A Journey of Faith

Thousands of Hindu pilgrims from throughout India travel to the state of Jammu and Kashmir for their annual journey to the Amarnath cave. The Hindu shrine can be found nestled in the Himalayas at an altitude of 12,756 feet. Devotees trek through mountaneous terrain to get a glimpse of the 'Shivlingam' (or ice stalagmite) believed to symbolize the mythical powers of Lord Shiva in a cave covered with snowy mountains. 

The two-month journey is undertaken by more than 200,000 Hindu pilgrims but is impossible without the support of Muslims who assist them on the route.

Hussain Ali awaits the pilgrims in Jammu, the entry point of the state, for their arrival.

"We set up food stalls to help them in their journey," said Ali.

The Amarnath Cave nestled in the Himalayas which houses the Shivlingam symbolizing mythical powers of Lord Shiva. (Credit: Taha Zahoor)

The Amarnath Cave nestled in the Himalayas which houses the Shivlingam symbolizing mythical powers of Lord Shiva. (Credit: Taha Zahoor)

Ali welcomes them with garland, snacks, and rice pudding. He has made friends with Hindu pilgrims from all over India and remains in touch with many of them long after their journeys end. Ali is convinced that, although people may believe in different religions, the basic elements of faith is what unites them.

And returning pilgrims say they never miss paying him a visit. 

"It is a ritual for me each year." said Raman, a pilgrim from the North Indian state of Punjab. "I do not miss visiting his stall to enjoy the sweet pudding before setting out on my journey."

Ali is not alone. Serving pilgrims on their way to the Amarnath is a privilege for many locals. At the base camp in Baltal, 100 kilometres from the capital of Srinagar, a man named Umar sells famous Kashmiri handicrafts to those embarking on their journey. He is one of thousands of Muslim shopkeepers, workers, and pony operators who welcome the pilgrims from throughout India.

At a time when sections are pitting communities against each other to create strife and discord, the Amarnath pilgrimage serves as a symbol of brotherhood and harmony.

"The pilgrims are our guests, we exchange phone numbers and email addresses with them. Our association with our Hindu friends is everlasting." said Umar, claiming that the bond lasts for years. "They call us on Muslim festivals, like Eid, and we return the wishes on Hindu festivals, like Diwali."

Gul Mohammad sells walking sticks to the Hindu pilgrims. For him, it's about more than just money. Serving the pilgrims gives him great satisfaction.

"They encounter snow, mud and slippery tracks." said Muhammad. "The sticks are very useful for them, this is particularly helpful for children and the elderly."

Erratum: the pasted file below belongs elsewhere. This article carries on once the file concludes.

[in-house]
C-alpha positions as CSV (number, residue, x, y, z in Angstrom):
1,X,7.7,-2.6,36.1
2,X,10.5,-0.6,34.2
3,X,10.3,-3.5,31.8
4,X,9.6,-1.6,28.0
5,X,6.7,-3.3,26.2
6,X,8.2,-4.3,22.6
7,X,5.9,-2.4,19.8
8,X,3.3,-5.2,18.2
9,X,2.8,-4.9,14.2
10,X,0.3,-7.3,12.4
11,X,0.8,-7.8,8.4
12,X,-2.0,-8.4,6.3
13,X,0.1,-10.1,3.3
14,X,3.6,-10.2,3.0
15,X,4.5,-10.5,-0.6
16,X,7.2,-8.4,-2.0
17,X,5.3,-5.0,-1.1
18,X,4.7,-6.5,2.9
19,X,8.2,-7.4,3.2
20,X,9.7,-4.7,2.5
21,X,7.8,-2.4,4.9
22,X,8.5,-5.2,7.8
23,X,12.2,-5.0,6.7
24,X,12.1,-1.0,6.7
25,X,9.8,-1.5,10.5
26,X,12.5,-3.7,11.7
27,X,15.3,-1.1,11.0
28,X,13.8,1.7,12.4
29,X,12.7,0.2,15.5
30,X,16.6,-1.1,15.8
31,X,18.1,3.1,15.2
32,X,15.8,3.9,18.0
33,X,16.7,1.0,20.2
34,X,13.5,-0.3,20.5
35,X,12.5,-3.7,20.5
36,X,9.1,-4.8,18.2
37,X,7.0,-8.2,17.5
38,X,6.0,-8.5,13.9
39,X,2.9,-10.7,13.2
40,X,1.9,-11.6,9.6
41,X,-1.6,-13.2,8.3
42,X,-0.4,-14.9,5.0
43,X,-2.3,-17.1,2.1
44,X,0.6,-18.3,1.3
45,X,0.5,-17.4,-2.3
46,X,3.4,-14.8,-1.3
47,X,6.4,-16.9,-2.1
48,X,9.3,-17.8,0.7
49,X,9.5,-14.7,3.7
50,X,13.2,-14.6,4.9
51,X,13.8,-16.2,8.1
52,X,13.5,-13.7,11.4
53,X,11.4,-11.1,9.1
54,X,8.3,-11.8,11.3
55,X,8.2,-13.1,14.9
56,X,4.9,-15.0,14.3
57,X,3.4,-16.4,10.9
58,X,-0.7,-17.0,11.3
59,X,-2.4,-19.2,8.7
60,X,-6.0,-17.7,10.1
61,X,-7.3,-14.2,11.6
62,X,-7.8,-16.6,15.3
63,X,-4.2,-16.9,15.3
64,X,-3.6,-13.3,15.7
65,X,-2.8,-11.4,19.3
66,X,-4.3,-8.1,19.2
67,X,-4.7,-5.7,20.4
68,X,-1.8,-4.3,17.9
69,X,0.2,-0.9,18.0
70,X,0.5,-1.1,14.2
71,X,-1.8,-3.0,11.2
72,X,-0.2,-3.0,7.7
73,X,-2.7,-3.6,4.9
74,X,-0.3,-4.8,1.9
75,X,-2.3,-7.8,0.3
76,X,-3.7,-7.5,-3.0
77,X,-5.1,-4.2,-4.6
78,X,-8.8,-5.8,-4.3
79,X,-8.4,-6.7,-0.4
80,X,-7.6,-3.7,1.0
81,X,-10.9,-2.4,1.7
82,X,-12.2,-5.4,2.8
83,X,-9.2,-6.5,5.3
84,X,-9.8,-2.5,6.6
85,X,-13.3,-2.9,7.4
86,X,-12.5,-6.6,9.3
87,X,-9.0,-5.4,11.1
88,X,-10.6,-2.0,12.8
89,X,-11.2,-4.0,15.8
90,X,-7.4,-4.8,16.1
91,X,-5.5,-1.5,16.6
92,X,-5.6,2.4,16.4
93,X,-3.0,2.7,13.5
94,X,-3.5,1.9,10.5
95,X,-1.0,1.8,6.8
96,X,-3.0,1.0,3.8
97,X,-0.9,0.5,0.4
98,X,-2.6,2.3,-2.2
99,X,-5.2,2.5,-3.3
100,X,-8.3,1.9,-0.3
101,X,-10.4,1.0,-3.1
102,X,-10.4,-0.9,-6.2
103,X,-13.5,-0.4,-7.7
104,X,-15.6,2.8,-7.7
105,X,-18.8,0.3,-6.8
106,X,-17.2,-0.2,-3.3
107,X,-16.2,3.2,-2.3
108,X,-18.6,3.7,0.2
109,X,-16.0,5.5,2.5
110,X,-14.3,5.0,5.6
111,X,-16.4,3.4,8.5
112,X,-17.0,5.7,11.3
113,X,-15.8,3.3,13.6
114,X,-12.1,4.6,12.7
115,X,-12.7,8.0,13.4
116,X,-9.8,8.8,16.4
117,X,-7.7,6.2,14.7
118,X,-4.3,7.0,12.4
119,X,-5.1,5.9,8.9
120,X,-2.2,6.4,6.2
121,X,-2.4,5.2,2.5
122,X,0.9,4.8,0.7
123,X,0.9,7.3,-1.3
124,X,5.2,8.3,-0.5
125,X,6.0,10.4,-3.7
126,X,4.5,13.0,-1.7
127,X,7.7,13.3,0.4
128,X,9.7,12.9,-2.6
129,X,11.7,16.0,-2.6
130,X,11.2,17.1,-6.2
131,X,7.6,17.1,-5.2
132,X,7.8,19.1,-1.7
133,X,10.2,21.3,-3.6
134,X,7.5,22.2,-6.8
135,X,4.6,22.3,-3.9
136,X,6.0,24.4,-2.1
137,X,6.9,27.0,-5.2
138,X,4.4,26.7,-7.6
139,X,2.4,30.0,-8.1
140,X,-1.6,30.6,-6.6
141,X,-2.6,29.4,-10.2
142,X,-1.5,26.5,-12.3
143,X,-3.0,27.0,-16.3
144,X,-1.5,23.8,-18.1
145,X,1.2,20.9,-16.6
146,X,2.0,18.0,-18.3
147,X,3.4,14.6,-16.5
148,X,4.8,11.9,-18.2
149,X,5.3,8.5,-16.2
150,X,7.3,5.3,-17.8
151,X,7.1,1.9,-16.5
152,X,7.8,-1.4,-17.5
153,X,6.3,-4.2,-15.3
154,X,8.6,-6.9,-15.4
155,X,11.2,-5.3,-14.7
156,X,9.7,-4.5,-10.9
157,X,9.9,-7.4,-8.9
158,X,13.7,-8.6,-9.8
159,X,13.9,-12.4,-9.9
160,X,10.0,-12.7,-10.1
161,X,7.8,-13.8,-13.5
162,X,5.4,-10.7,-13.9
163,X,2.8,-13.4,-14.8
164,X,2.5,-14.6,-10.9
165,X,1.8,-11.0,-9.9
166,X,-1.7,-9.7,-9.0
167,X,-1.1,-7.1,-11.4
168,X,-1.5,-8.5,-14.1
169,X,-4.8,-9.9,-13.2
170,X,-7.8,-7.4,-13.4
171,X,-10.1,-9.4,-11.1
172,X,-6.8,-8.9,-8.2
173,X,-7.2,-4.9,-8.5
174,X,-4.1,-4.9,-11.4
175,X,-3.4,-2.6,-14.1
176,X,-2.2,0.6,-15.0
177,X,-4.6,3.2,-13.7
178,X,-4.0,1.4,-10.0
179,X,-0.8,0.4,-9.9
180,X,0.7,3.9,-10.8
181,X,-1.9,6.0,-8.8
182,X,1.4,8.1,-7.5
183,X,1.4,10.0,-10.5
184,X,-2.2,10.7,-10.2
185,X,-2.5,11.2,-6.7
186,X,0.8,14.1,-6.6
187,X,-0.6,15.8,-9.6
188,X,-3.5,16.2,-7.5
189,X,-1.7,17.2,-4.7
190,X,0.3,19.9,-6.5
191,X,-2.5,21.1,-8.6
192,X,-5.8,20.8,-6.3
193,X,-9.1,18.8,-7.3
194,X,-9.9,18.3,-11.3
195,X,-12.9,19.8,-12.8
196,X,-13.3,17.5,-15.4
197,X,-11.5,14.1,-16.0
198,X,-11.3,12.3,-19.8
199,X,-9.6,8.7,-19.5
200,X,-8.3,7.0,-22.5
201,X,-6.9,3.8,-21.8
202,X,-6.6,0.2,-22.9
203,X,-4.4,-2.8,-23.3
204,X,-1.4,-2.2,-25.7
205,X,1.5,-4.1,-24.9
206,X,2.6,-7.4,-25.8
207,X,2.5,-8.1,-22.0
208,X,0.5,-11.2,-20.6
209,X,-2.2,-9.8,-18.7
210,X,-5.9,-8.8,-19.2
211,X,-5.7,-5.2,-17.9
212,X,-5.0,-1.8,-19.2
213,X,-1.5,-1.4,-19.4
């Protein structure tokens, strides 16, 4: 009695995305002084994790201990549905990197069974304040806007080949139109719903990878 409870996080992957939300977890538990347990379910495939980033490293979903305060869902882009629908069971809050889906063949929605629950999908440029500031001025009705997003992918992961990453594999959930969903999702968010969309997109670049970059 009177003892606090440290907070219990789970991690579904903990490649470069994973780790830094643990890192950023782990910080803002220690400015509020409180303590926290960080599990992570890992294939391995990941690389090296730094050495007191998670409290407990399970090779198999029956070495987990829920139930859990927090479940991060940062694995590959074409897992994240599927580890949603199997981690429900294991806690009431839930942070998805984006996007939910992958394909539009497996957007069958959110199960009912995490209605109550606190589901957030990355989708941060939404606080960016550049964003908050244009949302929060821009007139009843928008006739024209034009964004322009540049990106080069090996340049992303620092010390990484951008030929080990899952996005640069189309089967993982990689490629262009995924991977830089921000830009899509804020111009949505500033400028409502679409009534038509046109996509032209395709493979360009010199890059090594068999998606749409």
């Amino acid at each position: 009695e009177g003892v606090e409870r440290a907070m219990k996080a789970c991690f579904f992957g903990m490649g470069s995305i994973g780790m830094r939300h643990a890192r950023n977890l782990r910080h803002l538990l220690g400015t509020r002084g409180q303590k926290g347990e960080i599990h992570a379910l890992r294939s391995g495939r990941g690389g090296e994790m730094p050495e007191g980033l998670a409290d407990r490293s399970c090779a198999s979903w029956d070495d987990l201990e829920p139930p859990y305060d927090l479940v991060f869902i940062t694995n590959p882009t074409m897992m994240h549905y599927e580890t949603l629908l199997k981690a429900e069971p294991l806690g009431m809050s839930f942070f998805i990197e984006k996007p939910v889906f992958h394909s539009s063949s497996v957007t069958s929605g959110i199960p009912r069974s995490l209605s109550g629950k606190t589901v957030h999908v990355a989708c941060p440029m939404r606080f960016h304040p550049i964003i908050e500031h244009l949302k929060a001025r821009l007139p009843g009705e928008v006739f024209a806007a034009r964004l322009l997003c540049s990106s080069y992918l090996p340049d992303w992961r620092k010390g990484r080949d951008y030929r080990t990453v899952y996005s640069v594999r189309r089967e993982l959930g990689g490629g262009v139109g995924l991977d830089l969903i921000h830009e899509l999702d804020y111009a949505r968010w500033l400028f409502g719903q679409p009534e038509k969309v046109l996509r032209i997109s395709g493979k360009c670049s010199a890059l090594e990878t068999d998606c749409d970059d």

Ram Lal is a pilgrim embarking on his 20th trip to the Amarnath. Heis a great fan of Mahammad's work and says his pilgrimage would not be complete without his materials.

"He sells the sticks for the pilgrims, which is very helpful." said Lal.

The cave itself was discovered 150 years ago by a Kashmiri Muslim family. Since then, local Muslims have been a key part of pilgrimage, running markets at the base camp and along the route. They have also played a pivotal role in relief and rescue operations. In 1996, a snow storm hit the pilgrimage route and claimed the lives of 200 pilgrims and left many others stranded. The muslim volunteers were there to help and assist the hundreds of pilgrims who survived.

"This pilgrimage is impossible without the help of locals. For those who can't go on the ponies, there are 'palkis', or palanquin, who carry them on their shoulders. The locals make all the arrangements," said Ashok Kumar, a Pilgrim from the northern state of Uttar Pradesh.

The pilgrims encounter gatherings along the route. Religion serves as a conversation piece to build bridges and a better understanding and mutual respect for one other. For many pilgrims, this journey of faith is also about embracing the unknown.

Mehraj ud din, a cab driver who brought a group of tourists to the base camp in Pahalgam, prays for a good weather so that he can take the tourists can make a safe Amarnath pilgrimage.

"I pray to Allah that the weather clears so that my guests complete their pilgrimage without any hassles," he said. 

For many pilgrims, the journey through slippery mountaneous tracks in hostile weather provides an opportunity for them to experience the services rendered by Kashmiri Muslims. It's there where the beauty lies.

"There is no difference between a Hindu and Muslim here, everyone is contributing to make the pilgrimage a success," said Ashok Kumar, a pilgrim from West Bengal.

At a time when some sections are pitting communities against each other on the basis of religion in order to create strife and discord, the Amarnath pilgrimage in Kashmir serves as a symbol of brotherhood and harmony. A place where people unite.